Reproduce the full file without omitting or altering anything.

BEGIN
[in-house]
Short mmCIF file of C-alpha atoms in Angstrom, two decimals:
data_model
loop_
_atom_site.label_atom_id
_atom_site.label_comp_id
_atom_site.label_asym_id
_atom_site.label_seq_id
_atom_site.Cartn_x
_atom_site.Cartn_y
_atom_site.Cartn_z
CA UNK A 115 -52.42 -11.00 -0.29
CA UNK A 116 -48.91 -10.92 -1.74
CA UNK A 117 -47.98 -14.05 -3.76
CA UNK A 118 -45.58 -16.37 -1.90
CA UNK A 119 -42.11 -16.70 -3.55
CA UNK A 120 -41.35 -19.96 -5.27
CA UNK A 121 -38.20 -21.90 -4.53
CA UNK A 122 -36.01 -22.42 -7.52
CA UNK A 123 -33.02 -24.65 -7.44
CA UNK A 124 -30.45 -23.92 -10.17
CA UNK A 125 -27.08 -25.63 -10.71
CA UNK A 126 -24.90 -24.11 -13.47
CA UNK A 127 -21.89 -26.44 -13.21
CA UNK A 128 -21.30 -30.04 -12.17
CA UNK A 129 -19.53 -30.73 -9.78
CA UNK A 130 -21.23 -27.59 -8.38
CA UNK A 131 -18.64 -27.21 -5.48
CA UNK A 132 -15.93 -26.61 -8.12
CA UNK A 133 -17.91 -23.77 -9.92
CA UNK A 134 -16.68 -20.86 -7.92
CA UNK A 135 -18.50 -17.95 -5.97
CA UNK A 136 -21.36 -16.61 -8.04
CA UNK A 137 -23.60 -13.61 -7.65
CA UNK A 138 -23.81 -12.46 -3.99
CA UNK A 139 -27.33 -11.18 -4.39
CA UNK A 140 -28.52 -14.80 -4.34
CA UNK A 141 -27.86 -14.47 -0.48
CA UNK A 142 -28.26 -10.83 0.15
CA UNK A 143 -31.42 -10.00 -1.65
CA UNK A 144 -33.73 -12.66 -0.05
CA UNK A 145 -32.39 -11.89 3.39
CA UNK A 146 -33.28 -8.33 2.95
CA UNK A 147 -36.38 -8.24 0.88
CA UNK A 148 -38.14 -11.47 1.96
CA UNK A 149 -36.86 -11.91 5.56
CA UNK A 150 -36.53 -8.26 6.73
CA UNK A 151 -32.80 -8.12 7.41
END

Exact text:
[in-house]
Short mmCIF file of C-alpha atoms in Angstrom, two decimals:
data_model
loop_
_atom_site.label_atom_id
_atom_site.label_comp_id
_atom_site.label_asym_id
_atom_site.label_seq_id
_atom_site.Cartn_x
_atom_site.Cartn_y
_atom_site.Cartn_z
CA UNK A 115 -52.42 -11.00 -0.29
CA UNK A 116 -48.91 -10.92 -1.74
CA UNK A 117 -47.98 -14.05 -3.76
CA UNK A 118 -45.58 -16.37 -1.90
CA UNK A 119 -42.11 -16.70 -3.55
CA UNK A 120 -41.35 -19.96 -5.27
CA UNK A 121 -38.20 -21.90 -4.53
CA UNK A 122 -36.01 -22.42 -7.52
CA UNK A 123 -33.02 -24.65 -7.44
CA UNK A 124 -30.45 -23.92 -10.17
CA UNK A 125 -27.08 -25.63 -10.71
CA UNK A 126 -24.90 -24.11 -13.47
CA UNK A 127 -21.89 -26.44 -13.21
CA UNK A 128 -21.30 -30.04 -12.17
CA UNK A 129 -19.53 -30.73 -9.78
CA UNK A 130 -21.23 -27.59 -8.38
CA UNK A 131 -18.64 -27.21 -5.48
CA UNK A 132 -15.93 -26.61 -8.12
CA UNK A 133 -17.91 -23.77 -9.92
CA UNK A 134 -16.68 -20.86 -7.92
CA UNK A 135 -18.50 -17.95 -5.97
CA UNK A 136 -21.36 -16.61 -8.04
CA UNK A 137 -23.60 -13.61 -7.65
CA UNK A 138 -23.81 -12.46 -3.99
CA UNK A 139 -27.33 -11.18 -4.39
CA UNK A 140 -28.52 -14.80 -4.34
CA UNK A 141 -27.86 -14.47 -0.48
CA UNK A 142 -28.26 -10.83 0.15
CA UNK A 143 -31.42 -10.00 -1.65
CA UNK A 144 -33.73 -12.66 -0.05
CA UNK A 145 -32.39 -11.89 3.39
CA UNK A 146 -33.28 -8.33 2.95
CA UNK A 147 -36.38 -8.24 0.88
CA UNK A 148 -38.14 -11.47 1.96
CA UNK A 149 -36.86 -11.91 5.56
CA UNK A 150 -36.53 -8.26 6.73
CA UNK A 151 -32.80 -8.12 7.41